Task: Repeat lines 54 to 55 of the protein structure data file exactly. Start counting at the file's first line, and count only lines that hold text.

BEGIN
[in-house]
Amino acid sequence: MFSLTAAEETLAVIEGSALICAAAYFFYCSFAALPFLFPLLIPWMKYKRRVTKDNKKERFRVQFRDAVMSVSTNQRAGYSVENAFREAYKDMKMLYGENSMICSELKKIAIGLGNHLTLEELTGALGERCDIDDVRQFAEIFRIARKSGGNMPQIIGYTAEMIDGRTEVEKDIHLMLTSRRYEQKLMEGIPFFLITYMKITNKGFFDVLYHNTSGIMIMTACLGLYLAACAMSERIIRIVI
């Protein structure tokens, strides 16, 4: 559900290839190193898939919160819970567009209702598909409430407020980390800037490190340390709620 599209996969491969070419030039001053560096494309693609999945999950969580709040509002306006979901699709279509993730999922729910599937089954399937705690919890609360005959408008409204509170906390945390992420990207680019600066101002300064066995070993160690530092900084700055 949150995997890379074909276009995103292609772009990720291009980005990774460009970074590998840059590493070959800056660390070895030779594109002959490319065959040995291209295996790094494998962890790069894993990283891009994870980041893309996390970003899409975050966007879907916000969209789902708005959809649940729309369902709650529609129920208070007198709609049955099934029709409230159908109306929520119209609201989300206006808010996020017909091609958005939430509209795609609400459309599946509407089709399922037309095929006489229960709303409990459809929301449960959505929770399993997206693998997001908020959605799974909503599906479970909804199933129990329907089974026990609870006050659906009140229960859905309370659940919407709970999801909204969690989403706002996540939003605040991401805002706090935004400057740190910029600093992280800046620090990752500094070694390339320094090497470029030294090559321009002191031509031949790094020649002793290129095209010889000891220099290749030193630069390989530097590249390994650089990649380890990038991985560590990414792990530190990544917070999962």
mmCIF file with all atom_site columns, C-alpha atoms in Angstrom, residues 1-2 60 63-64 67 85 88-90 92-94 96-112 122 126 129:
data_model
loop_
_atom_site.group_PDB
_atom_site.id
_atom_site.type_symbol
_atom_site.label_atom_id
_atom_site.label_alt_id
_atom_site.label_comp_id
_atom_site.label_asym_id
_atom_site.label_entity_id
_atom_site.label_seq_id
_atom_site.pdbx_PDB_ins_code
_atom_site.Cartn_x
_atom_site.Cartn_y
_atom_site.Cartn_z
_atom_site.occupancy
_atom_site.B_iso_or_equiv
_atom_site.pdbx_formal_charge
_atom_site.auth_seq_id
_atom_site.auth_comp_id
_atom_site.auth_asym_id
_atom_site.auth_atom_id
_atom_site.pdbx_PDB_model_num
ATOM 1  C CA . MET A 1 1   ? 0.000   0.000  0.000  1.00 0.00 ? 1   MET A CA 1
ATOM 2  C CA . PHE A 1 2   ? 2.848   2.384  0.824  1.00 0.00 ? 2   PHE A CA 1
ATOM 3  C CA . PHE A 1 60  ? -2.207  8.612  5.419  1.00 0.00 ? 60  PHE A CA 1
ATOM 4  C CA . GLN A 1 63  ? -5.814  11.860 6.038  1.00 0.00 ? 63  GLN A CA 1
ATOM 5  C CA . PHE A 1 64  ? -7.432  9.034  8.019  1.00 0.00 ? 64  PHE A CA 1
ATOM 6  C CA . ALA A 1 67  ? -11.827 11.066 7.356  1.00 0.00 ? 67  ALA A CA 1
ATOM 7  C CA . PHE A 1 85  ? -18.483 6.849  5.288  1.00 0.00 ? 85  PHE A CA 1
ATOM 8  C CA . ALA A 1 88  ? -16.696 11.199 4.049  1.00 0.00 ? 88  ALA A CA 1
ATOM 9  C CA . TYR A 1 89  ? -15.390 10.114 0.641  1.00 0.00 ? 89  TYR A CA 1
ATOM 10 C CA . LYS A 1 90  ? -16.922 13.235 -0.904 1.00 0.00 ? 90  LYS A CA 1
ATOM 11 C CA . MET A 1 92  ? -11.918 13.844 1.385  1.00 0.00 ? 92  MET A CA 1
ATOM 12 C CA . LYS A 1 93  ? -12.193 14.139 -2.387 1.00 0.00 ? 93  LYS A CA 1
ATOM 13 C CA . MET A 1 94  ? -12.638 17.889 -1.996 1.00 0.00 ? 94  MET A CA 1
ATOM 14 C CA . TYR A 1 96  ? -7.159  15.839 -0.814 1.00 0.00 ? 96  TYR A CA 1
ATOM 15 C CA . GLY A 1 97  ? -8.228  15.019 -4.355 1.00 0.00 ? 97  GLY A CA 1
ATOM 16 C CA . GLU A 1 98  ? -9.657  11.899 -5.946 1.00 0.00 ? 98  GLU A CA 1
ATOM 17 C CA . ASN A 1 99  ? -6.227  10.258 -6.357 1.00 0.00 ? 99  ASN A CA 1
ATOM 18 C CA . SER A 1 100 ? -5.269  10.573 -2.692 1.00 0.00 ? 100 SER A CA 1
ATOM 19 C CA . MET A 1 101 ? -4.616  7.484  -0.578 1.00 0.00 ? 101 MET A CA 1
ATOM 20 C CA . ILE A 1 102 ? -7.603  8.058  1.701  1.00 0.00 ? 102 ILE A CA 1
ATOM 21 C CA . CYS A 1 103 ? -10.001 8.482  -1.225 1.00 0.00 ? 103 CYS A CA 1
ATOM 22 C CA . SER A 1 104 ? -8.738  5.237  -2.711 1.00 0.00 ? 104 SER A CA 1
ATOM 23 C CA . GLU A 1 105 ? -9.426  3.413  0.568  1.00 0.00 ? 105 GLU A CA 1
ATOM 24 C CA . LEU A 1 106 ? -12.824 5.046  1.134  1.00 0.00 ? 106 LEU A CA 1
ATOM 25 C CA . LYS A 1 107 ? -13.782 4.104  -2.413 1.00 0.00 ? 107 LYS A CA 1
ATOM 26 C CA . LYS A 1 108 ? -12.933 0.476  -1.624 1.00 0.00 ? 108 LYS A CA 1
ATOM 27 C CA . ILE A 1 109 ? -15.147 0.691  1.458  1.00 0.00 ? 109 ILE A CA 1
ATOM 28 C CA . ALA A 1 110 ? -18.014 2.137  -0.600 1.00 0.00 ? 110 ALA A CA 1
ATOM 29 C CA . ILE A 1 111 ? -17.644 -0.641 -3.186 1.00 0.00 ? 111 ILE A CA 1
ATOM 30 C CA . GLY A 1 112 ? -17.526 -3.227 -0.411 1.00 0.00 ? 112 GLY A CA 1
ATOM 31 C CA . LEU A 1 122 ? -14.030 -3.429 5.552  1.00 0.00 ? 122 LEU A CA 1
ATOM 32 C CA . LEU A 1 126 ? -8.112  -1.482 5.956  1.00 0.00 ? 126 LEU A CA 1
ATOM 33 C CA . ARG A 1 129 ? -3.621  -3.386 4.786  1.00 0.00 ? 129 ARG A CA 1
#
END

ATOM 27 C CA . ILE A 1 109 ? -15.147 0.691  1.458  1.00 0.00 ? 109 ILE A CA 1
ATOM 28 C CA . ALA A 1 110 ? -18.014 2.137  -0.600 1.00 0.00 ? 110 ALA A CA 1